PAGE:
So, there are two key questions that the court had to address before getting to the meat of the issue: first, do the plaintiffs in the case (represented by Common Cause and League of Women Voters) have the legal 'standing' to challenge the maps? This case was sent back last year to the three judge panel to determine if the plaintiffs had standing, per the Court's ruling in another partisan gerrymandering case from Wisconsin.
In their second opinion (running 321 pages long) on NC partisan gerrymandering, the judges, after spending 33 pages outlining the history of the case, use the three provisions of the U.S. Constitution to determine if the plaintiffs were legally "injured" by the partisan nature of the map. And after 44 pages of analysis, the judges did find the plaintiffs were injured and had standing. Thus, per the lower court's findings, the answer to question one is "yes."
The second question focuses on the issue of "justiciability," or whether certain factors are met in order for the courts to hear a legal challenge. One of the key factors regarding partisan gerrymandering is the issue of "political question" of a potential case. In layman's terms, if the case presents what the Court deems to be one that has "too much politics" in trying to resolve the case, the Court would defer to the other branches (i.e., political/elected) of government deal with resolving the issue at hand.
Much of this has to do with a "judicially manageable standard" by which a court can render a decision and relief to the plaintiffs; that is, try to find a solution that the courts can implement to resolve the legal issue. In this case, the lower court found that there were such standards available, and granted the case as a "justiciable" one for them to decide. So, in short, the judges answered "yes" to questions two and three. Now it's up to the U.S. Supreme Court to determine their own answers to the three questions.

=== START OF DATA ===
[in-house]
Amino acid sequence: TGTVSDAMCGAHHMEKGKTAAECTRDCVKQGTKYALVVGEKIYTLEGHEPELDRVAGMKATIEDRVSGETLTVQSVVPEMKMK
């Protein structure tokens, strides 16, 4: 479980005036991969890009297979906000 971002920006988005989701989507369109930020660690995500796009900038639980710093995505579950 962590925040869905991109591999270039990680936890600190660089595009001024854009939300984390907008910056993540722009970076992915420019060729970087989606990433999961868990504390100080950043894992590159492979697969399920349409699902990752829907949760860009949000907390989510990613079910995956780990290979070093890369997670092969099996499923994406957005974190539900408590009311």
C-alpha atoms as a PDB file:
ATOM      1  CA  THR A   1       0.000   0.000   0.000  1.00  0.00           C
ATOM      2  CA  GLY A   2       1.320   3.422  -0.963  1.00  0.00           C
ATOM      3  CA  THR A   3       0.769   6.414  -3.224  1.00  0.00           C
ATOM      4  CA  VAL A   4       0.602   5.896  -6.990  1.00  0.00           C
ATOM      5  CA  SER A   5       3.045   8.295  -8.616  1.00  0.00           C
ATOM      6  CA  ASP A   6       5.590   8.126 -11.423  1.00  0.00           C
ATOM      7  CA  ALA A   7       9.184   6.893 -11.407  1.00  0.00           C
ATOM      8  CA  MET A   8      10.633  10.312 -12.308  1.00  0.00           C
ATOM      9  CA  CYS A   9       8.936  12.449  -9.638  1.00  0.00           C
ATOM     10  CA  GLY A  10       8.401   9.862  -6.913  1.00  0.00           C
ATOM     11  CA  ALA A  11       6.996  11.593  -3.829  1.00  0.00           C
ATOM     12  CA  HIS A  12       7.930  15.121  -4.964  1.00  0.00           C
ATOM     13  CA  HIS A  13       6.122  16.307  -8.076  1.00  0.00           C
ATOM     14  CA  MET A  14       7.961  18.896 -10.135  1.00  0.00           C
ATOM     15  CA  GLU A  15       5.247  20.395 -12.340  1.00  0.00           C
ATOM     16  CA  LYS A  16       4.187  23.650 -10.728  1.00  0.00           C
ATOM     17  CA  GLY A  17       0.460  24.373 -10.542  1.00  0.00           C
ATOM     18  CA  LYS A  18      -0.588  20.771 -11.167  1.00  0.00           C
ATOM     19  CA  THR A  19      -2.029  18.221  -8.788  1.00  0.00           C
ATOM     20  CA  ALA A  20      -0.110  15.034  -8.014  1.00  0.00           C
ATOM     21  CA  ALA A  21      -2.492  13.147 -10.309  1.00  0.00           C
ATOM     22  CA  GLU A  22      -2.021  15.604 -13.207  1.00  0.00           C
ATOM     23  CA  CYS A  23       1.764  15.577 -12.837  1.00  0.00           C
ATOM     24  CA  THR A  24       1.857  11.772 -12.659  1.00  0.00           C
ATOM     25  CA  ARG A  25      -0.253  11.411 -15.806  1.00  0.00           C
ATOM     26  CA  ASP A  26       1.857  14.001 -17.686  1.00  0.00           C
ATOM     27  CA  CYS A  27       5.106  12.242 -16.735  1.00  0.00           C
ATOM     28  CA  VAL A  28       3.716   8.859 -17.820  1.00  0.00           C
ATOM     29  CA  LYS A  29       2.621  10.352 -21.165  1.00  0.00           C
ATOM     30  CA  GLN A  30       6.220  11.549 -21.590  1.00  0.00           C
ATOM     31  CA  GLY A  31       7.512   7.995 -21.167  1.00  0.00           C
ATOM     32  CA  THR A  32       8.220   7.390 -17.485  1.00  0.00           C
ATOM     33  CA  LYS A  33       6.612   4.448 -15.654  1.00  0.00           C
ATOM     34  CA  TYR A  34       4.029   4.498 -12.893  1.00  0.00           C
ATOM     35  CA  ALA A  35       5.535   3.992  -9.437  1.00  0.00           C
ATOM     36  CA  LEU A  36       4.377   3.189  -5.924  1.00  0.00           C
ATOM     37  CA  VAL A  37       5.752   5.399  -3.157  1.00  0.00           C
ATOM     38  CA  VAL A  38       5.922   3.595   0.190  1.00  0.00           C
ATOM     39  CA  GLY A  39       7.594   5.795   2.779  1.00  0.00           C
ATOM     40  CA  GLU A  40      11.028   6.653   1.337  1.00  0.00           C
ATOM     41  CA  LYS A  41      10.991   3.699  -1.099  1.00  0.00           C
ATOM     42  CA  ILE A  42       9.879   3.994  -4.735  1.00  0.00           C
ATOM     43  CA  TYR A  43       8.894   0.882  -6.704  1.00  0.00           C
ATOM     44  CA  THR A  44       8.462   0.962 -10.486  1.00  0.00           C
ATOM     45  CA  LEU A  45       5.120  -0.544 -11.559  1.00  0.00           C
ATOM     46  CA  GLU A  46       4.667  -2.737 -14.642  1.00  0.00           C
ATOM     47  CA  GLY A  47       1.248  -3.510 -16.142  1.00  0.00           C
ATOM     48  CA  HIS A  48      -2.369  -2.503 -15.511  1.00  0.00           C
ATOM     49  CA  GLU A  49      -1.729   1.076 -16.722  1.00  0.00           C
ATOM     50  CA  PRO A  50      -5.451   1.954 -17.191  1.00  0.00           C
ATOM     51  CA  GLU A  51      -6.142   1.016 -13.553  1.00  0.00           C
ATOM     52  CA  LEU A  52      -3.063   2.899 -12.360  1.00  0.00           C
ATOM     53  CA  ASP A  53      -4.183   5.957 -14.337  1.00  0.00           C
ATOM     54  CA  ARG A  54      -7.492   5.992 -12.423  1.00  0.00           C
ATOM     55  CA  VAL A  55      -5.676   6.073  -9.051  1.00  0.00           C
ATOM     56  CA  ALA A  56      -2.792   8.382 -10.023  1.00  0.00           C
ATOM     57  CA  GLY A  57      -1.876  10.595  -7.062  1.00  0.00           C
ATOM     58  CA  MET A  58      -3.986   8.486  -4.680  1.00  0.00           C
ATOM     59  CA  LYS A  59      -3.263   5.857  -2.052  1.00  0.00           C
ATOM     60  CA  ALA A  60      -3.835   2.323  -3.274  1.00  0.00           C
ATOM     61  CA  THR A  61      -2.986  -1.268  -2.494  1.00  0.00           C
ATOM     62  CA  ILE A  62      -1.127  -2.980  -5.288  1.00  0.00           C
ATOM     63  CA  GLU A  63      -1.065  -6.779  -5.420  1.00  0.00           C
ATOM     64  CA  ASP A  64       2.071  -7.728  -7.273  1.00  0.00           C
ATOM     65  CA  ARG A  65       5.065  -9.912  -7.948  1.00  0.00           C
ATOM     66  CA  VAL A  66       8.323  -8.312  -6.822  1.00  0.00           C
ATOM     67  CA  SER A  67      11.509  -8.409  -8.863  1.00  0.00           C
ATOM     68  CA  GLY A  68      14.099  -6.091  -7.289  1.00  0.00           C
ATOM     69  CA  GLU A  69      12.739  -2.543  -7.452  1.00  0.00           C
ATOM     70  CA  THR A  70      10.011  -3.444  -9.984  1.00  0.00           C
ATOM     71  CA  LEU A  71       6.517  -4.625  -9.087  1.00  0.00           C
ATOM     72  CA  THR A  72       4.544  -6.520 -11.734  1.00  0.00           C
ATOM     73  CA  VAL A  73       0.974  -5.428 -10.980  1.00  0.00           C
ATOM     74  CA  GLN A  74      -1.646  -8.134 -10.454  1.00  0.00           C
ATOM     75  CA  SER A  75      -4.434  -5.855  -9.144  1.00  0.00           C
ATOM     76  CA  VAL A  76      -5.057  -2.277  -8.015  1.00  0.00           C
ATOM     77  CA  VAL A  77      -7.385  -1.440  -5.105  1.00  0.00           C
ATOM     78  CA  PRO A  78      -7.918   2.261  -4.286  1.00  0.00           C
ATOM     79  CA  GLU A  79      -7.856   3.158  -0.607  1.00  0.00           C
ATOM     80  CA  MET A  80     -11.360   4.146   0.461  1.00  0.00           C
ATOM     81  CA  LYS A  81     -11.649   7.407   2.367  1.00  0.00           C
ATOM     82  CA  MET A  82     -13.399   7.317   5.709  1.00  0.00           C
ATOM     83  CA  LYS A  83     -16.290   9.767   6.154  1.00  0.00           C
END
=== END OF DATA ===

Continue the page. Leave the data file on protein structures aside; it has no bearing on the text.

Since the case dealt with redistricting, an appeal from the three-judge panel goes directly to the U.S. Supreme Court, which heard oral arguments in late March of 2019. Following oral arguments, the Court typically goes into a "conference," where the nine justices are alone and debate the case amongst themselves, to find where each justice stands on the issues presented, how the law should be applied in the case, and then determine what the preliminary vote will be on the case.
Once the preliminary vote is taken, if the Chief Justice is in the majority, he may do one of two things: assign the majority opinion to himself, or to another justice in the majority. If the Chief Justice is not in the majority, the senior associate justice will take the task of writing the opinion, or assign it to another justice in the majority.
That begins the writing phase of the opinion. The author of the opinion crafts a draft, and then circulates it to the other justices. This is potentially where the 'politics' of the High Court comes into play, as justices may seek to have language changed, added, or perhaps present their own opinion, in the form of a concurrence, that respects the final outcome/vote, but goes in a different legal approach than the majority.
Justices on the minority side of the case have the opportunity to present their views on the case, through dissenting opinions, and perhaps bring wavering justices to their side--which may cause a recalibration of the vote if it was a close one originally (say 5-4 either way).
So, we are awaiting the final opinion, on the final day of the Court's term, on Thursday, June 27. It is literally anyone's guess how this opinion will go, but we'll find out shortly after 10 AM on Thursday if North Carolina yet again makes history in constitutional law jurisprudence regarding redistricting.